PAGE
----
Despite its European neighbours still clinging to lazy cliches about overbearing mamas and sinister mafiosi in a way that suggests little has changed in the 30 years between Joe Dolce's Shaddap You Face and the current run of Dolmio adverts, no country has shaped the region's aspirations like Italy. For decades, the continent has wanted to dress like Italians, eat like Italians, romance like Italians and, when it comes to music, sound like Italians.
From the smooth swing of the 50s to the current wave of banging Euro house, Italian DNA runs throughout the history of contemporary pop. Although the styles developed by the country's musicians have been exported far and wide, there's a strong case for saying, like Madonna's famous T-shirt, that Italians do it better. Only the tip of the iceberg, here are 10 classic clips in support of the theory.
Thanks to the success of Dean Martin and Mario Lanza, the world's image of "Italian" pop, at least until the disco era, was almost entirely bound up with the borrowed nostalgia of second-generation migrants keen to wrap themselves in the red, white and green flag. While their brand of sentimental "musica leggera" found echoes in Italy itself with singers such as Gino Paoli and Mina Mazzini, by the mid-60s things were becoming much more interesting.
Regarded by many as the most important Italian musician of the postwar years, the brilliant Fabrizio de André headed a new wave of darker, more political folk-pop stars. His hits, including La Guerra di Piero, took anarchism and pacifism into the charts and are still a rallying point for the Italian left.
Impervious to shifts in public mood, Adriano Celentano's position as a national icon hasn't been in doubt at any point over the last six decades. One of the first stars to bring rock'n'roll to Italy, he's most famous internationally for the remarkable glam stomp of Prisencolinensinainciusol. Designed to sound like American English does to people who don't speak the language, the Dylanesque vocals are pure gibberish from start to finish – putting them in a similar category to much of Bob Dylan's own work from the 80s onwards. Accompanied by Raffaella Carrà, his 1974 Rai Uno performance is one of the most perfectly executed television spectacles you'll ever see.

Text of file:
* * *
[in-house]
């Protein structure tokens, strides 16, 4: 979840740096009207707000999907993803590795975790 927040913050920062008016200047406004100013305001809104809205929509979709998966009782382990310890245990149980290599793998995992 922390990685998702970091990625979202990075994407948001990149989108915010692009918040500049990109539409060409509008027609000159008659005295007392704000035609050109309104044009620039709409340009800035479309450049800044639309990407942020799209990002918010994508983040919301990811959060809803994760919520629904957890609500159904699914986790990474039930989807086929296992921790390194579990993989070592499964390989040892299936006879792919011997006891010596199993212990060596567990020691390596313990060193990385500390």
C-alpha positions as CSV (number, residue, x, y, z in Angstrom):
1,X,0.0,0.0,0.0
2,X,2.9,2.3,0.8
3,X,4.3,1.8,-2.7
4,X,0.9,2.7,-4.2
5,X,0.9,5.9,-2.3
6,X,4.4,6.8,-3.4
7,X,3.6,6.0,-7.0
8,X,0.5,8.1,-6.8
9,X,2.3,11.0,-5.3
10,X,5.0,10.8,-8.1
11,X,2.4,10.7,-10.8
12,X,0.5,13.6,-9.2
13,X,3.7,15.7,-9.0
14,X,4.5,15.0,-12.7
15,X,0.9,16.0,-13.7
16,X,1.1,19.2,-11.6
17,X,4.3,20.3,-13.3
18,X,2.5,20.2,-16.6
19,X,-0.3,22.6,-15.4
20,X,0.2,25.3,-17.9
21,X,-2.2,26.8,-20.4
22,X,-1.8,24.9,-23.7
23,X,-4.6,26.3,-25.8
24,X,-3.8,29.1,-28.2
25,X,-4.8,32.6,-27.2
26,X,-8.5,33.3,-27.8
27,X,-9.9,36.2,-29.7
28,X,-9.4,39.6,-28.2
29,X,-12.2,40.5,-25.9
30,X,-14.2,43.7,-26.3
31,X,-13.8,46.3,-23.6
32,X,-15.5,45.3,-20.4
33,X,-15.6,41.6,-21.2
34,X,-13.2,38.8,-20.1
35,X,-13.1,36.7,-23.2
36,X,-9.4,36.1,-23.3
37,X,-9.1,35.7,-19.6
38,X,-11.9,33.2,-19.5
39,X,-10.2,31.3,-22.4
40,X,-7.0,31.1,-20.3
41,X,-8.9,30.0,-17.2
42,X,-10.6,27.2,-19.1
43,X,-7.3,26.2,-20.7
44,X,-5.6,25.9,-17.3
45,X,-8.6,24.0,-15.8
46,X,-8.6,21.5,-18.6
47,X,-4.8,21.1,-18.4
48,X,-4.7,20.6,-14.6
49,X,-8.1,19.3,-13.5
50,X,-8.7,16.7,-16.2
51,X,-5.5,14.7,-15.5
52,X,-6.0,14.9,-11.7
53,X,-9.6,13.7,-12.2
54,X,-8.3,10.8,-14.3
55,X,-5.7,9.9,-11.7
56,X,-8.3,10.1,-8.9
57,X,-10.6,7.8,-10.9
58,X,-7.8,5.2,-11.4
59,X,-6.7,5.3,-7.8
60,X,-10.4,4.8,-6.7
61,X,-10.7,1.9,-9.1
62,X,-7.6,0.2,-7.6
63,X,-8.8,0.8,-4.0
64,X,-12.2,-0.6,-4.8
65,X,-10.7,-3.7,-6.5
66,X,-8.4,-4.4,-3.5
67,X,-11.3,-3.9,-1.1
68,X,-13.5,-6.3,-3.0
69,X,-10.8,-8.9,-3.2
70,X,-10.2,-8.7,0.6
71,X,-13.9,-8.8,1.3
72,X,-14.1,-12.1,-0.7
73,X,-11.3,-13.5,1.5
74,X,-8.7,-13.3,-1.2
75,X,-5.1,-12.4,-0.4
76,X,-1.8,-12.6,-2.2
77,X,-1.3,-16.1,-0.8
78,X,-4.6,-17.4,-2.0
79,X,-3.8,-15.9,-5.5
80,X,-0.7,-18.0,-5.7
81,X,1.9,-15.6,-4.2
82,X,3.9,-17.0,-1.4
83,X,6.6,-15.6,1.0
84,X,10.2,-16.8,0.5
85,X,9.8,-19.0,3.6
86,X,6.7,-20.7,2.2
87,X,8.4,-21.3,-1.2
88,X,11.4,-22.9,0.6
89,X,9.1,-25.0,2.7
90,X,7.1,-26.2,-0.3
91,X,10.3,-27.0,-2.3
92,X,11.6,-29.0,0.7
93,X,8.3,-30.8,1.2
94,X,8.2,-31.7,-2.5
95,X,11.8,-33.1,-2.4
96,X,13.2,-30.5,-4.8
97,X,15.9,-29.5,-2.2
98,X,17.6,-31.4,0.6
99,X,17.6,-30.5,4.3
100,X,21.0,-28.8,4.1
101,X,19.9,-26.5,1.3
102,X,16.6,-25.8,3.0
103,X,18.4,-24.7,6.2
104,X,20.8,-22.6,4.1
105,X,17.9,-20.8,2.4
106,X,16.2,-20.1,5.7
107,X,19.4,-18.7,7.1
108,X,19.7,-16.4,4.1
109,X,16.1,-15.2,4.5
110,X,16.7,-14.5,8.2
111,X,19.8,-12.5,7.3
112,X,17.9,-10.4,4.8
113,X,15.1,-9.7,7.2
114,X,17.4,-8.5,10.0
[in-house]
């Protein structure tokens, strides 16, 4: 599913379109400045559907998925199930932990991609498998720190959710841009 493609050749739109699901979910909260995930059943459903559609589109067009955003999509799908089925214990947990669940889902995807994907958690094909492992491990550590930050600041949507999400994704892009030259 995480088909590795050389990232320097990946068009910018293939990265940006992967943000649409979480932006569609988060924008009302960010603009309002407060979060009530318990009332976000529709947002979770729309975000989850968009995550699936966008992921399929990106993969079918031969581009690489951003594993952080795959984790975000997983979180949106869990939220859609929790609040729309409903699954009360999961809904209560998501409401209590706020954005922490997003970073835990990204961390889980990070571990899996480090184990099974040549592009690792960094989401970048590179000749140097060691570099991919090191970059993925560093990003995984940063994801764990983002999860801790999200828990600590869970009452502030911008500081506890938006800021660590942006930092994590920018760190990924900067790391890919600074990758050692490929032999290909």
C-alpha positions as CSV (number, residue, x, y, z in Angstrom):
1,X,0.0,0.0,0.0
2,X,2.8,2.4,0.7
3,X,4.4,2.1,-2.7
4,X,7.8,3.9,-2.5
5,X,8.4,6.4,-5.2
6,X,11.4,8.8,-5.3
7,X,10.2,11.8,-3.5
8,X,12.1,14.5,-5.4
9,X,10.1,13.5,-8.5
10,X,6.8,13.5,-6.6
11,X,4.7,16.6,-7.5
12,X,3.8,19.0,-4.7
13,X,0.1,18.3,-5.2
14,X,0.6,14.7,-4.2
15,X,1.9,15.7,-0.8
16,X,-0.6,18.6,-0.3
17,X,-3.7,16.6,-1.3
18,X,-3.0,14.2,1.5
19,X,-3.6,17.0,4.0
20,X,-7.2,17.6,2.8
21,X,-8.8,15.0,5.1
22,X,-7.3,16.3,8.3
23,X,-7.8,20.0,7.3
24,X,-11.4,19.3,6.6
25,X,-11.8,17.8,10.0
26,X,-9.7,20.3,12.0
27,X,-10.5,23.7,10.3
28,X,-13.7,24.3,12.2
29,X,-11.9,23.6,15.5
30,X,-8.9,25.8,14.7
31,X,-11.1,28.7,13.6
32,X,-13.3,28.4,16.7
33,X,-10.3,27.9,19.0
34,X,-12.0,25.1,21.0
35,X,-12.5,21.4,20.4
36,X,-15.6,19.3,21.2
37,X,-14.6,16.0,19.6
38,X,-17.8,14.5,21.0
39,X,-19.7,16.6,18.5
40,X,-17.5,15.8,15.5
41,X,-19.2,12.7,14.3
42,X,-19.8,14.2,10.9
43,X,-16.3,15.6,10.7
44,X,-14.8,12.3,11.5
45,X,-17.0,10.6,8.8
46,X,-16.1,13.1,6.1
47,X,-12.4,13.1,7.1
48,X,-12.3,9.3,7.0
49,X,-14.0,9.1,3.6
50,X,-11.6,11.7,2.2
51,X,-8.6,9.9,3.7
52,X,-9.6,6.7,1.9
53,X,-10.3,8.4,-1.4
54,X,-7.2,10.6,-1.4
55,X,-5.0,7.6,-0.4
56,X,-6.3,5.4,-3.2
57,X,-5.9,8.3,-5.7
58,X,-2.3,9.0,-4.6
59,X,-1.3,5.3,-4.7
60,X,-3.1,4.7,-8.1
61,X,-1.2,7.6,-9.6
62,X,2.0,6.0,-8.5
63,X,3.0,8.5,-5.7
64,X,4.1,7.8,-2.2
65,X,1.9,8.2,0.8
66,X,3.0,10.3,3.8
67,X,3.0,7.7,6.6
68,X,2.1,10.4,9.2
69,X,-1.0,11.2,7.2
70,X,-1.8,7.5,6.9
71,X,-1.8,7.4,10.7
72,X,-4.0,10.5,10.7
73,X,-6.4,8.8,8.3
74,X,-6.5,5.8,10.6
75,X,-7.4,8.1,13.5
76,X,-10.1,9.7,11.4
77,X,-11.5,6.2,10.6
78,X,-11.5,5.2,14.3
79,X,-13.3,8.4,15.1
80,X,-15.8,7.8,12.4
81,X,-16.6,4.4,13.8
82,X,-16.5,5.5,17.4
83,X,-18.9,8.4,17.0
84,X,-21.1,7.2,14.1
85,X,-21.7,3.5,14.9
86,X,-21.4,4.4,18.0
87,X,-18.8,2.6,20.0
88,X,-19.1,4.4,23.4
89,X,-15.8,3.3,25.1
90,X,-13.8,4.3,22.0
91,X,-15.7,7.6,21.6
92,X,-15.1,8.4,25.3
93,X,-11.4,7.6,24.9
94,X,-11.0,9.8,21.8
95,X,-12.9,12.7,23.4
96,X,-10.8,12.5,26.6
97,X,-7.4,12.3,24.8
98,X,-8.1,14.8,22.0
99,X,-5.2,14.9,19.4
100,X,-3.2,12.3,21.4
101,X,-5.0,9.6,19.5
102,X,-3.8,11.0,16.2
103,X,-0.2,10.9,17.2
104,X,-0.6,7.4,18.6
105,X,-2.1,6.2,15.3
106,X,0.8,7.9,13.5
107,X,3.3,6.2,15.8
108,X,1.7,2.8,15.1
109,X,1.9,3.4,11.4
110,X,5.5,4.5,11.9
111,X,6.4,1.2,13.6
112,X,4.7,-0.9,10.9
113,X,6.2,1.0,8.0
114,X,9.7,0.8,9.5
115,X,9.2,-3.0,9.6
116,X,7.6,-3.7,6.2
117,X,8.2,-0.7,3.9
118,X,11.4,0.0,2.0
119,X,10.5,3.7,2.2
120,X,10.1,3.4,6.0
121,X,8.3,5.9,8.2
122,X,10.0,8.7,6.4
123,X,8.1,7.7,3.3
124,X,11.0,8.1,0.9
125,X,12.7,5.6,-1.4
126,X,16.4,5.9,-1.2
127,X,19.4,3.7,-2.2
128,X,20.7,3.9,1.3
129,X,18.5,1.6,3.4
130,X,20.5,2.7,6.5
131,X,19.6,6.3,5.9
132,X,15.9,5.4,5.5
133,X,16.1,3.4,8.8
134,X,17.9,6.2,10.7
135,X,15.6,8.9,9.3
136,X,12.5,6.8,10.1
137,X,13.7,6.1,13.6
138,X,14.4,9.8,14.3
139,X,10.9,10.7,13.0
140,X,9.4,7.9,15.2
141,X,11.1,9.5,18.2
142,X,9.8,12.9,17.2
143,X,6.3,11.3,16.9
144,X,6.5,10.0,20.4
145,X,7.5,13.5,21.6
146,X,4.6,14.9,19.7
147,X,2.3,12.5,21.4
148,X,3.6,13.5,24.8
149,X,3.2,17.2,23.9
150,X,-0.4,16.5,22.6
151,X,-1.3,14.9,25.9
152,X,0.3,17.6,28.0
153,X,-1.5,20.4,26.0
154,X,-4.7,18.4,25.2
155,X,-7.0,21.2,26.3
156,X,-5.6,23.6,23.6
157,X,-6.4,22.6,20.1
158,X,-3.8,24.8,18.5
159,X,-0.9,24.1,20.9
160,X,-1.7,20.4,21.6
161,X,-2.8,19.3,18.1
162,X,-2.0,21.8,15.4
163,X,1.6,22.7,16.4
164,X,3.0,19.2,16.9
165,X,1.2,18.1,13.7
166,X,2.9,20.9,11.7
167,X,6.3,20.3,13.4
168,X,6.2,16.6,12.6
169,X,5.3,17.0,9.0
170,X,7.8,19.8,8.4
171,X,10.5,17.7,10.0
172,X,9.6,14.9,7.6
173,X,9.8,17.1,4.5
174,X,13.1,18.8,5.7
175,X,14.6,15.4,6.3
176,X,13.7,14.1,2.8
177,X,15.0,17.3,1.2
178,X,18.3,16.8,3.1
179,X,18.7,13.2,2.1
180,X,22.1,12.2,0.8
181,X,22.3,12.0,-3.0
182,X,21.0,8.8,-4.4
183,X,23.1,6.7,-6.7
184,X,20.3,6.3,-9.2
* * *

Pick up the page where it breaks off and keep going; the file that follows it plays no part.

The question has come up in here several times recently, about Classical music and variations of it.
Does anybody care about this Italian group, which has been highly popular in Europe for over 20 years? They tend to wear rococo costumes, and use "classical" instruments, but are by definition "pop-artists"
Not sure about the die-hard Wagner and Mahler fans in here, but I kind of like their easy listening music (although it being a bit repetitive, at times...)
First one is their most popular piece, the second one happens to have a more arty video
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Google "Dale Earnhardt Jr Jr" and you will, as you might expect, get loads of results about the professional racecar driver.